Prof foretells dire consequences from PC academic culture
- A former adjunct professor says Syracuse University told him he is no longer qualified to teach students after he challenged the response to a recent fraternity scandal by arguing that "coddling" students does them a disservice.
- Stuart Card subsequently penned a lengthy statement warning that by encouraging "subjective emoting over objective thinking," universities leave students unprepared for economic realities in the real world.
A former adjunct associate professor at Syracuse University issued a scathing condemnation of academia after leaving his post over the university’s abandonment of free speech.
Stuart Card, who is also “a practicing engineer/entrepreneur,” wrote that the time he spent teaching was a net financial loss, but that he cherished “the privilege of helping students sharpen their critical thinking skills and prepare themselves to contribute to our world.”
When a video of fraternity brothers at Syracuse making disturbing and offensive remarks became public, the campus “descended within minutes into an orgy of political correctness,” wrote Card. The fraternity claims that the video captured a satirical skit and did not represent its members’ views, but this was largely ignored.
“Analysis of the videos or any other evidence was not encouraged; instead, discussion centered on how the revealed existence of the videos made some people feel,” Card continued.
While Card maintains that he does not presume to “judge guilt or innocence,” he lamented that “mob rule is the order of the day,” and that widespread hysteria made it impossible to give the fraternity and its members a fair hearing.
Following the incident, Card says he received a “mass email” from the university soliciting “faculty opinions and suggestions,” and that his one-paragraph response led to his departure from Syracuse.
“I strongly believe that reinforcing the current myth that individuals are likely to be damaged by exposure to expressions that they find offensive, and thus require pampering, is a disservice to our students and our profession,” he began.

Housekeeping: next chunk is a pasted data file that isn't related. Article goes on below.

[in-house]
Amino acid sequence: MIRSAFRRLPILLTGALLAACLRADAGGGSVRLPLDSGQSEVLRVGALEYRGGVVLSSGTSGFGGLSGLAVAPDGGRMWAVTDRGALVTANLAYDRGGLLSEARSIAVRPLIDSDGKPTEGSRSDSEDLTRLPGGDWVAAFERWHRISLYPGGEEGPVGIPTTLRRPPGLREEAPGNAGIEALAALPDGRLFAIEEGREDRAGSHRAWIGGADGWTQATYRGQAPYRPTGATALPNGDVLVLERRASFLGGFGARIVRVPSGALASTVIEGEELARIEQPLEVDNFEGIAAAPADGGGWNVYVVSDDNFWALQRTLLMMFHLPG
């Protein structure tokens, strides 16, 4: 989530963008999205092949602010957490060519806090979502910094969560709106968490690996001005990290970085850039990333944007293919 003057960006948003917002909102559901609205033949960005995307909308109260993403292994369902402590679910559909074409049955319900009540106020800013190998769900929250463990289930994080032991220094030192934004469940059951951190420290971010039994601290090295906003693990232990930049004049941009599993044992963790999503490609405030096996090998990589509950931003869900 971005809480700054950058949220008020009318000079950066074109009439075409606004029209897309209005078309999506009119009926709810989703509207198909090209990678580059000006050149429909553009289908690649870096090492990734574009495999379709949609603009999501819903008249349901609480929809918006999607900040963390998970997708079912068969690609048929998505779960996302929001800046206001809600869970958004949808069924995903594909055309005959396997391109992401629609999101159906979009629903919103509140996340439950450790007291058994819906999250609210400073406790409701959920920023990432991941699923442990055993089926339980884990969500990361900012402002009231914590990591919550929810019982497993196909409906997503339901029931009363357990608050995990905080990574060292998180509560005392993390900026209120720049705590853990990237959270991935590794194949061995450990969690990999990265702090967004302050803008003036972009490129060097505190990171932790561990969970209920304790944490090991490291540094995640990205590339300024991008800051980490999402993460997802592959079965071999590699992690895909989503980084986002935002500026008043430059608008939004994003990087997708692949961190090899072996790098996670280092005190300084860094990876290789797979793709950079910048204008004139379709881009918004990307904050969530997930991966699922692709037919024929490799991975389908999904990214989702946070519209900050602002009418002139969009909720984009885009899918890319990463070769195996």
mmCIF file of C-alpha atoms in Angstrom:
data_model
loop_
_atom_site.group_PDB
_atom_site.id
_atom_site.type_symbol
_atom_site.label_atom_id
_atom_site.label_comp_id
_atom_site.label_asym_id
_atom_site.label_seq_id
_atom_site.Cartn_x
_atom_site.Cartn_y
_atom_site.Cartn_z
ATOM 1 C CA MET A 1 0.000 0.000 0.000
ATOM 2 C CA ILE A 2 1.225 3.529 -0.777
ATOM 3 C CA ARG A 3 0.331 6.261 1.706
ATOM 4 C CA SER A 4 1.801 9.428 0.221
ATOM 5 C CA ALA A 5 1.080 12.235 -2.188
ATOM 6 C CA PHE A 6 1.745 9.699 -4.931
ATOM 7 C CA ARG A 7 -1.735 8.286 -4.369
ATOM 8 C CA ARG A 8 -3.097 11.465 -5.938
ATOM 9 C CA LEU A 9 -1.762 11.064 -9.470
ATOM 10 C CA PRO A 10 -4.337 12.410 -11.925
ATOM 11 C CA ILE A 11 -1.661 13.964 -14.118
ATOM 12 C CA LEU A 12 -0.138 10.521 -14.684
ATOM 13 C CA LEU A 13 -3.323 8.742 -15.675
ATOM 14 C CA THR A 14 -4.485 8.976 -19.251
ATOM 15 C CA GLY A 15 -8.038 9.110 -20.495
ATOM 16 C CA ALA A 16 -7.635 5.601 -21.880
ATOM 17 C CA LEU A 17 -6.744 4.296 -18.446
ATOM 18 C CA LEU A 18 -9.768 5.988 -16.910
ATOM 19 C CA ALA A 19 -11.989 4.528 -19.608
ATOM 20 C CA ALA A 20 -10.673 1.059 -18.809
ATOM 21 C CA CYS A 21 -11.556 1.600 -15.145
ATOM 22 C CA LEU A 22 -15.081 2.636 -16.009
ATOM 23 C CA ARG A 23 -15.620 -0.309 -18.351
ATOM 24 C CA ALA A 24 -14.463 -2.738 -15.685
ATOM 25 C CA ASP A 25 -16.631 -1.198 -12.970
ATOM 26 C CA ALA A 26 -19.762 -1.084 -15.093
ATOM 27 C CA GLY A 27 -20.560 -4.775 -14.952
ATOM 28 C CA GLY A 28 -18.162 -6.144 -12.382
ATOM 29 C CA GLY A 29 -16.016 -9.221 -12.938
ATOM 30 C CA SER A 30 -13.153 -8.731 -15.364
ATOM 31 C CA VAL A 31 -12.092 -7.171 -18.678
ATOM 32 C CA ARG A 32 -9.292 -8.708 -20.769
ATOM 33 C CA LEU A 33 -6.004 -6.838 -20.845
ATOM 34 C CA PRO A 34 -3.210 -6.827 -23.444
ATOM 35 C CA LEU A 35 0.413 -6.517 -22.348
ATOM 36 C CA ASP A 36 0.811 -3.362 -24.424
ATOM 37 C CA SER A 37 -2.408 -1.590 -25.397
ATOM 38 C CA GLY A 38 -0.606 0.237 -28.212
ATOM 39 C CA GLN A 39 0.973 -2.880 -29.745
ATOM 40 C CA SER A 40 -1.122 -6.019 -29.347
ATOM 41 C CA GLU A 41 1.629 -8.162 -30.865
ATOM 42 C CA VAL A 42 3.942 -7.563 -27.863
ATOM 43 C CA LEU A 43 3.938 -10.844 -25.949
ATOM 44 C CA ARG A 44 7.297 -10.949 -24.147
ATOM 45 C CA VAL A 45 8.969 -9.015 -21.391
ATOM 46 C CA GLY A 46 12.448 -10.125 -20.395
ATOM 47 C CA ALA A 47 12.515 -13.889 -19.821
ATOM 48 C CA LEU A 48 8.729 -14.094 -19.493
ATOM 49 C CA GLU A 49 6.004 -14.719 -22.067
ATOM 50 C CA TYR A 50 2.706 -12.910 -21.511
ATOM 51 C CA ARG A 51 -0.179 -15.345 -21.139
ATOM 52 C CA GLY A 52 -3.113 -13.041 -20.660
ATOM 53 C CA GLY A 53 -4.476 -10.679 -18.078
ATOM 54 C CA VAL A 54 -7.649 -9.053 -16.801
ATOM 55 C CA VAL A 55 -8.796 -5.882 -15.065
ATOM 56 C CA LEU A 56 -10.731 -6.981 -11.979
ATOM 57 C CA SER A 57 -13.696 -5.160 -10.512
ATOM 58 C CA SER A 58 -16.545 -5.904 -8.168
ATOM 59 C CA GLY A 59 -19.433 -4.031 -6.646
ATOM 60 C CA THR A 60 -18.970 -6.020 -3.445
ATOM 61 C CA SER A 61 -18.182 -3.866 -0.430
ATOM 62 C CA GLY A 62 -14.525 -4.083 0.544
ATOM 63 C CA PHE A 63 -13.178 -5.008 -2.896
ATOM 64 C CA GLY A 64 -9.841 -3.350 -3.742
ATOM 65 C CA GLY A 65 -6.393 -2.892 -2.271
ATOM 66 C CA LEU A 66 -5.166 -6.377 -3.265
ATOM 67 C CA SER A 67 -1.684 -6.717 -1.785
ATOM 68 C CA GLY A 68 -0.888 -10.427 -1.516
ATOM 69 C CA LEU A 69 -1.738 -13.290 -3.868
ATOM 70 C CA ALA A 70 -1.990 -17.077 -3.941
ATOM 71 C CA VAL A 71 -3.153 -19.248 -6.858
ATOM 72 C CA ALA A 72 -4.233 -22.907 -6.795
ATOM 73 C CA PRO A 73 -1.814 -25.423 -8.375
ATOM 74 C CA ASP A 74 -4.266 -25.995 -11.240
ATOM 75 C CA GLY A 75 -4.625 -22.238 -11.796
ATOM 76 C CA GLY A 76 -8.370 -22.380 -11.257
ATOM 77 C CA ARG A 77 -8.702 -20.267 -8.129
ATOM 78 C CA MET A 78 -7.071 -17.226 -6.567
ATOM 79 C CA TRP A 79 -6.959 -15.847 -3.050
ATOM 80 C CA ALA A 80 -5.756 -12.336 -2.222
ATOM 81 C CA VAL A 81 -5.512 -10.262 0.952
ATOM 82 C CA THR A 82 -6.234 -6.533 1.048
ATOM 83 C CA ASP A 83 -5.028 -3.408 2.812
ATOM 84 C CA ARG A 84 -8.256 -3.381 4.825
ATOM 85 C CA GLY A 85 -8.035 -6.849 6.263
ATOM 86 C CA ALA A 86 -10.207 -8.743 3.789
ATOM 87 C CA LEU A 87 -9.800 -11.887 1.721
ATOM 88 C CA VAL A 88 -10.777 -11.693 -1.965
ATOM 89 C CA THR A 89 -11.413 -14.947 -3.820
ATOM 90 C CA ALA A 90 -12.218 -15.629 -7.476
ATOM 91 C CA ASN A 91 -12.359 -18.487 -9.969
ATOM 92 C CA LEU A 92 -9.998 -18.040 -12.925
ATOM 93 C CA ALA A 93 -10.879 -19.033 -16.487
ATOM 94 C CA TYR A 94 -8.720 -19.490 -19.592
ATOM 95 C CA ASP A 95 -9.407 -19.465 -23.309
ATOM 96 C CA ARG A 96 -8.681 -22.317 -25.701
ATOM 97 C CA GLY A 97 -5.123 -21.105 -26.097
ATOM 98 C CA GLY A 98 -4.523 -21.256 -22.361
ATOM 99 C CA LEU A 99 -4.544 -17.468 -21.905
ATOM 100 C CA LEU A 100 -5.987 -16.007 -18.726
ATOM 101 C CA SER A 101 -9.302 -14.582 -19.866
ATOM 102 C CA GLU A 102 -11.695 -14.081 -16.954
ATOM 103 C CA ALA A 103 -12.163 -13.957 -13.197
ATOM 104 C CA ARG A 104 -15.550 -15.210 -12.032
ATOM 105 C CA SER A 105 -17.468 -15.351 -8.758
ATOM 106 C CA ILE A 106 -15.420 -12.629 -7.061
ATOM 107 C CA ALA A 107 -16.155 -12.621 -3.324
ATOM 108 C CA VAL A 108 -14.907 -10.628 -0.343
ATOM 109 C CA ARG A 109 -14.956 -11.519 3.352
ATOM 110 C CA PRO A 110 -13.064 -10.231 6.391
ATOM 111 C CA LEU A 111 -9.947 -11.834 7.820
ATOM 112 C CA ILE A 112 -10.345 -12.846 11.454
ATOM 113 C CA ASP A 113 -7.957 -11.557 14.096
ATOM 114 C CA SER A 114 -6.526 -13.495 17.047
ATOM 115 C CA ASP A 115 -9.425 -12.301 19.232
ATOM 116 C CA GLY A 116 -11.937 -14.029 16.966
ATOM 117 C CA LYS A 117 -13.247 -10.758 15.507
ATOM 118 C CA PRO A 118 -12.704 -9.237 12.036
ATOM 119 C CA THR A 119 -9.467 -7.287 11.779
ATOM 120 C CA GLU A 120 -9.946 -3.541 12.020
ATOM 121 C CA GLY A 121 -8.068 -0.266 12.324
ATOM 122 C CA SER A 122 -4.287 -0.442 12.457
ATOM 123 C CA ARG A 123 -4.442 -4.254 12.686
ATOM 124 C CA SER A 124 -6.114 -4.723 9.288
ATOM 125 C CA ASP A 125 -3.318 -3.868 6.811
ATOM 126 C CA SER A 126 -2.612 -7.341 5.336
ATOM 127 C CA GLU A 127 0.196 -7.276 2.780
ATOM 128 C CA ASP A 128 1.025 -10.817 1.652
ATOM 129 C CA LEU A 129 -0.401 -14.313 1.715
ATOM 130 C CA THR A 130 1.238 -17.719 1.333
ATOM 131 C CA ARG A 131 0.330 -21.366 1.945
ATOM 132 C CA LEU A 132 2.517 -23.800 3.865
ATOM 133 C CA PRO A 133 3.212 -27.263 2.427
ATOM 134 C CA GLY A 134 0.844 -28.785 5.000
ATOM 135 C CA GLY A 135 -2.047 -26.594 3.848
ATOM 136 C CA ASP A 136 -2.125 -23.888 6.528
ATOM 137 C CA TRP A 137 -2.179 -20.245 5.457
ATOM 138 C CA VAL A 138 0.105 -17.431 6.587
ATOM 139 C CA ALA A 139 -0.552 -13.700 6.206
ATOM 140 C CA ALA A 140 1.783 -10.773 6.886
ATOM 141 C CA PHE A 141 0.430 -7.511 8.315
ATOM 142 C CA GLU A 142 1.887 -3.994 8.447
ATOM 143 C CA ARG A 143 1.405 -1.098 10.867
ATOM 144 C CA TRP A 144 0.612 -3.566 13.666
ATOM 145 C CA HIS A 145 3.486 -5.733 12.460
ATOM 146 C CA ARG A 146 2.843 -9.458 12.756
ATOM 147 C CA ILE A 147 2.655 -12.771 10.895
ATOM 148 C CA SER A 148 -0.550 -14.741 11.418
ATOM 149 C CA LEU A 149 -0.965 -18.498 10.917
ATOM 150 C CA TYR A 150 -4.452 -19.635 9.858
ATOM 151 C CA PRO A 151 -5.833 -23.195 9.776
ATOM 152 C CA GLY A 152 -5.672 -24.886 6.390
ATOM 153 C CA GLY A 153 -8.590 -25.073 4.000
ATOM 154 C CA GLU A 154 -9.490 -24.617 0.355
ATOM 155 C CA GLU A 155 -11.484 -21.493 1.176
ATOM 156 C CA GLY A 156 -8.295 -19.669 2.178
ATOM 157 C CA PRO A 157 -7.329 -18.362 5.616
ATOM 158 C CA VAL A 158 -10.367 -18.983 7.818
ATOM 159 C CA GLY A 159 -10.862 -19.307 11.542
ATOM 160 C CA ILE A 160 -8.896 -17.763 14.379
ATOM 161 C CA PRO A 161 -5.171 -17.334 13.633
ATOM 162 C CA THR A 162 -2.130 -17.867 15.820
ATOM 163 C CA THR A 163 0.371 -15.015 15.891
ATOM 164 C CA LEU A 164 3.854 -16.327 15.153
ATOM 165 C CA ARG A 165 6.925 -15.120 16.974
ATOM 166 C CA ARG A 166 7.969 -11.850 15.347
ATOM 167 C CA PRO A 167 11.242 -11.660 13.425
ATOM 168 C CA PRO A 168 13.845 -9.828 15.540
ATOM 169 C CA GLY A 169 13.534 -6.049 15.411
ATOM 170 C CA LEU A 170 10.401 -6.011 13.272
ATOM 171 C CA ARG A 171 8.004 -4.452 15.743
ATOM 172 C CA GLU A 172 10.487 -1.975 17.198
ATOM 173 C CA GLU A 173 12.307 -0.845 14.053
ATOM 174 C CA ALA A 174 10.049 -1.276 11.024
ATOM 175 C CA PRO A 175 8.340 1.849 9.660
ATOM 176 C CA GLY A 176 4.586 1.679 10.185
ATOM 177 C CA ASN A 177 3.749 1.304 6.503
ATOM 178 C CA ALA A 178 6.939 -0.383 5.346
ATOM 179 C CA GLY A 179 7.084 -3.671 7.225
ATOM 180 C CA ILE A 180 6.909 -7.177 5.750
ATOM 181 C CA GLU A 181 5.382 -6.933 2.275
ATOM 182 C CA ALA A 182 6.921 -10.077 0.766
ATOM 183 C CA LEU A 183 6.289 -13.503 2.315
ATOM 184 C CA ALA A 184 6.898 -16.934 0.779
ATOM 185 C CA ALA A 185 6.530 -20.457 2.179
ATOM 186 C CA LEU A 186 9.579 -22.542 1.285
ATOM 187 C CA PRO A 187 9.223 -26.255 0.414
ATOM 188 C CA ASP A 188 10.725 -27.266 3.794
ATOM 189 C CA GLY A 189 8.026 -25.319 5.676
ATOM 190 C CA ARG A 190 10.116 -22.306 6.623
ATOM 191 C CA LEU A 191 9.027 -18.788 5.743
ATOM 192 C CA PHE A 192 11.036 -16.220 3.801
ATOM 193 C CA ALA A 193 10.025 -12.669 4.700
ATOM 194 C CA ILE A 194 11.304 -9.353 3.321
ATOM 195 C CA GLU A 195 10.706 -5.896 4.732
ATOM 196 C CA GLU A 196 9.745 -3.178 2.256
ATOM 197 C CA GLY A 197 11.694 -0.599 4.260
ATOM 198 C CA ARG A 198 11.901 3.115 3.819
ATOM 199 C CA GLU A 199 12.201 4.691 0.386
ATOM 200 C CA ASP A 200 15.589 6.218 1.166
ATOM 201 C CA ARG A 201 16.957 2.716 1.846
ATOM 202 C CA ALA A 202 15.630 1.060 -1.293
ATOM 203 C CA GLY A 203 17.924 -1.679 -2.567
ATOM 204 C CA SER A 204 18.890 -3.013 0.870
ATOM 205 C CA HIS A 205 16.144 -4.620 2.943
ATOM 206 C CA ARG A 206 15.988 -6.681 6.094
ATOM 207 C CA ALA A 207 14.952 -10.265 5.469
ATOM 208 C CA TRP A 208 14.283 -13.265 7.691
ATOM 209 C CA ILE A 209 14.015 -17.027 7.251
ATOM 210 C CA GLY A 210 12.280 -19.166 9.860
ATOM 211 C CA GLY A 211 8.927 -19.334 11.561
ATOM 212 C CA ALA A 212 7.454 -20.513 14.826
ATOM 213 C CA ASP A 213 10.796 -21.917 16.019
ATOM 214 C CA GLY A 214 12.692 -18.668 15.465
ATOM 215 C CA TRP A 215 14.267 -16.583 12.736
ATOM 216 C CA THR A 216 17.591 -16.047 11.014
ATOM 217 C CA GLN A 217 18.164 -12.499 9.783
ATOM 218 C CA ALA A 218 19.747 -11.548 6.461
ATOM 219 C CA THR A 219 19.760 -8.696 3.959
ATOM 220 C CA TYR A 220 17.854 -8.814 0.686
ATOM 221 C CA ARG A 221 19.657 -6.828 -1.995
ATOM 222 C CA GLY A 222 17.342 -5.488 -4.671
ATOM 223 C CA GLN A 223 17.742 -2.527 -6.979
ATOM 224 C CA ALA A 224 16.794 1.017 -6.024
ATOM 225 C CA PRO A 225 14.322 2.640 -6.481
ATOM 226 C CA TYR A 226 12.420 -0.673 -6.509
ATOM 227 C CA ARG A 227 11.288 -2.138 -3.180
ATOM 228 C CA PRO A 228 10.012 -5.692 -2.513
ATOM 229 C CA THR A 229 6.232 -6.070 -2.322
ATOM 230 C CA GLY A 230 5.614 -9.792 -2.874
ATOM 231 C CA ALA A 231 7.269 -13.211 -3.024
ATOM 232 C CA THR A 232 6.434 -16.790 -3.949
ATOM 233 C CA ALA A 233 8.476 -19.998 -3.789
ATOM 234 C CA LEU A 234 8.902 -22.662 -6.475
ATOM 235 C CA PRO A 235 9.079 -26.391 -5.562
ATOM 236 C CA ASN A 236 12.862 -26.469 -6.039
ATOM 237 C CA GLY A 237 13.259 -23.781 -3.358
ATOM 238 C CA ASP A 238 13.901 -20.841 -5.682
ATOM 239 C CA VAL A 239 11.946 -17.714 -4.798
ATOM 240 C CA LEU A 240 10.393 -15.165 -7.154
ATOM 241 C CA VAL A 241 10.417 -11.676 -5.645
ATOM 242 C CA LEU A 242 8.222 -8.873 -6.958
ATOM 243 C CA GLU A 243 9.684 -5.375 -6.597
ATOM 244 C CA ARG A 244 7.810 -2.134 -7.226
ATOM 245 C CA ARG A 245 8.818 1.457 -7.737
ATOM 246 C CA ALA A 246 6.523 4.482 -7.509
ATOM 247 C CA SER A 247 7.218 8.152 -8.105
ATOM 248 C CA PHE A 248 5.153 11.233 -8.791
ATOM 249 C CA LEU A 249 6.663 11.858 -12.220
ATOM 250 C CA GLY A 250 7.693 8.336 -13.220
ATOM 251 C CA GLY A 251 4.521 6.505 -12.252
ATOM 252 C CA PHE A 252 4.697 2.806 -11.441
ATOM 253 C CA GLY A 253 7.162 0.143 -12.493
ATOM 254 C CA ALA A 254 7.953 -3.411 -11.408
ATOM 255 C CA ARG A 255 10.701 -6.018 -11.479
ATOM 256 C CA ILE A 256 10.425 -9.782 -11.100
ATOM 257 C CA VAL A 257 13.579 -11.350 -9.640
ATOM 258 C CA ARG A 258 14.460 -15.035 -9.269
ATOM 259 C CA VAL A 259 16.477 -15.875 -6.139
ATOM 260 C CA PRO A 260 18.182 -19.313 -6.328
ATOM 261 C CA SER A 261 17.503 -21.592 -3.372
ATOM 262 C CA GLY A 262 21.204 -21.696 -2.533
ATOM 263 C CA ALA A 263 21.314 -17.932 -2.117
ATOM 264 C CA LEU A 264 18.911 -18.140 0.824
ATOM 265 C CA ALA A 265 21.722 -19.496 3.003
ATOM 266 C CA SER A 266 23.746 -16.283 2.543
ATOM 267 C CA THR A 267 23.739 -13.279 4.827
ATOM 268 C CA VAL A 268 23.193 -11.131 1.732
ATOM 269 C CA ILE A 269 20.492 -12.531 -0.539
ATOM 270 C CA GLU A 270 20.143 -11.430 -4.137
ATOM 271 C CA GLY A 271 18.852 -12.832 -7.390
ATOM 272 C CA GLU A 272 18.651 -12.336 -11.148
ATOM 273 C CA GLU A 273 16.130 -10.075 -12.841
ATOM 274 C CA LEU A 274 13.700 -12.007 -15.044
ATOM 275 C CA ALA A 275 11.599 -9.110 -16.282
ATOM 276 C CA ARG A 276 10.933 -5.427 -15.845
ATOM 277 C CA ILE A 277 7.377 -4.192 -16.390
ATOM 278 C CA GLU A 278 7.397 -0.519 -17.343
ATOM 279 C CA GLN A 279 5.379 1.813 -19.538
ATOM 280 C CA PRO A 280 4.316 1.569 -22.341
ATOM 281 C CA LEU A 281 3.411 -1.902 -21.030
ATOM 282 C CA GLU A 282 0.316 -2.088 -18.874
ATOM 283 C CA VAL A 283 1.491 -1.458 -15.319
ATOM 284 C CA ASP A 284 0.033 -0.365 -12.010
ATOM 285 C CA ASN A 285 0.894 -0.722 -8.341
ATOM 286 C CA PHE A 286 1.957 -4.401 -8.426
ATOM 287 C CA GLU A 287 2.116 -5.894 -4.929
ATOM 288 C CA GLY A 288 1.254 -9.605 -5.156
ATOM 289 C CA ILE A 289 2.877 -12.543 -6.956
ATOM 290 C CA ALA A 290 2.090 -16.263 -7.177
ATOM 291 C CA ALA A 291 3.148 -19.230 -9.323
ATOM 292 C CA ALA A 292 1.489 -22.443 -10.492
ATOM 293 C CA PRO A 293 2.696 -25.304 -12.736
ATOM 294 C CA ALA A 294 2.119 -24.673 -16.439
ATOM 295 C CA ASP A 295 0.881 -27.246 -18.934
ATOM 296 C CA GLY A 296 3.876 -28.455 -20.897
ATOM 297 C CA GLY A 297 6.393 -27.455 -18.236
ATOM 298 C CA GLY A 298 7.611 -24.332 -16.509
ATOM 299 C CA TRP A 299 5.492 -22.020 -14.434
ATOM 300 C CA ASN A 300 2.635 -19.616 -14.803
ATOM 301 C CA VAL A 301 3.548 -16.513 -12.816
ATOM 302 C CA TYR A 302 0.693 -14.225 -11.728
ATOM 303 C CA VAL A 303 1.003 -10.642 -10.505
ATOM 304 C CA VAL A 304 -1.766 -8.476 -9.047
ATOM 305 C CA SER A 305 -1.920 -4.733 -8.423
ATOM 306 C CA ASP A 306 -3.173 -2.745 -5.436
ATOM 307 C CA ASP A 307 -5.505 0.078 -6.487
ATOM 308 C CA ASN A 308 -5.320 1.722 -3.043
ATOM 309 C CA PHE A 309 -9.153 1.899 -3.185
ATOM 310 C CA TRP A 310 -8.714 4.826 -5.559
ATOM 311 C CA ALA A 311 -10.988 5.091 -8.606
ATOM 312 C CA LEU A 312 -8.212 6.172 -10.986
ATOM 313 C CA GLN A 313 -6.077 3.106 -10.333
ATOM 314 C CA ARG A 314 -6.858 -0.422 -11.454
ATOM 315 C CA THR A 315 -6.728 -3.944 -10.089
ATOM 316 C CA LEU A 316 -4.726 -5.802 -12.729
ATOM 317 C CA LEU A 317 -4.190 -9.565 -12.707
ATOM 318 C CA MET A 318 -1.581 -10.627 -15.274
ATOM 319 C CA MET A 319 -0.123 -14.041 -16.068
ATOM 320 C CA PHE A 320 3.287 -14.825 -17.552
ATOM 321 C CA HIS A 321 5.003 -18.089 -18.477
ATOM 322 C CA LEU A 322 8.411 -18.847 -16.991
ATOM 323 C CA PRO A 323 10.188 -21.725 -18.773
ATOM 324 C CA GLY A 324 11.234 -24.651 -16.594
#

“I know my view on this is out of sync with current opinion,” he conceded, but recalled how difficulties he encountered as a young person had “toughened” him and made him stronger, and argued that “coddling promotes weakness.”
Card concluded by telling the administration not to hire him as an adjunct professor anymore if it considered his views “so objectionable as to disqualify me from further service.”
According to Card, the administration replied that “misalignment between [his] values and those of the college” disqualified him from “continuing to teach SU students.”
Card said he was neither surprised nor upset, writing that he does not “feel wronged” or want his position back.
“SU is a private institution, free to choose its own beliefs, values, policies, procedures, and personnel,” he wrote. “I am likewise a private citizen and economic free agent, able and eager to make my own choices, based upon my own observations and analysis.”
He explained that because teaching was not his primary job, he was able to take a stand and face the consequences, but cautioned that other academics do not enjoy the same luxury.
“This is perhaps the most important point I wish to make: we all will have to deal with the consequences of all our choices,” he wrote, arguing that the university should not shield students from the real world.
“Formerly, freedom of conscience and speech were sacred in American universities,” but those values have now been replaced by an emphasis on being “broadly tolerant and inclusive… except of views that are ‘obviously wrong,’” Card lamented, saying “it is our fault they are so, as we have encouraged subjective emoting over objective thinking.”
“Now, we must create a ‘safe space’ in which our children can remain happily ignorant, soft, and unprepared for jobs and situations where economic and even physical threats will be much more substantial than ugly words,” he warned, later declaring that “We are tearing down the long proud intellectual traditions of western civilization, which made the United States of America one of the most productive, prosperous, safe, and free countries in history.”
Card concluded his statement with an appeal to those involved in academia, telling students and parents to demand critical thinking in the classroom while begging professors not to “sell out genuine learning (often involving debate) for a non-controversial path to tenure and advancement.”
“I write this brief statement to explain, to my coworkers and friends, the change in my academic status,” he explained, but it is also intended “as a warning: we are tearing down the long proud intellectual traditions of western civilization, which made the United States of America one of the most productive, prosperous, safe and free countries in history.”
Campus Reform did not receive a response from Syracuse University.
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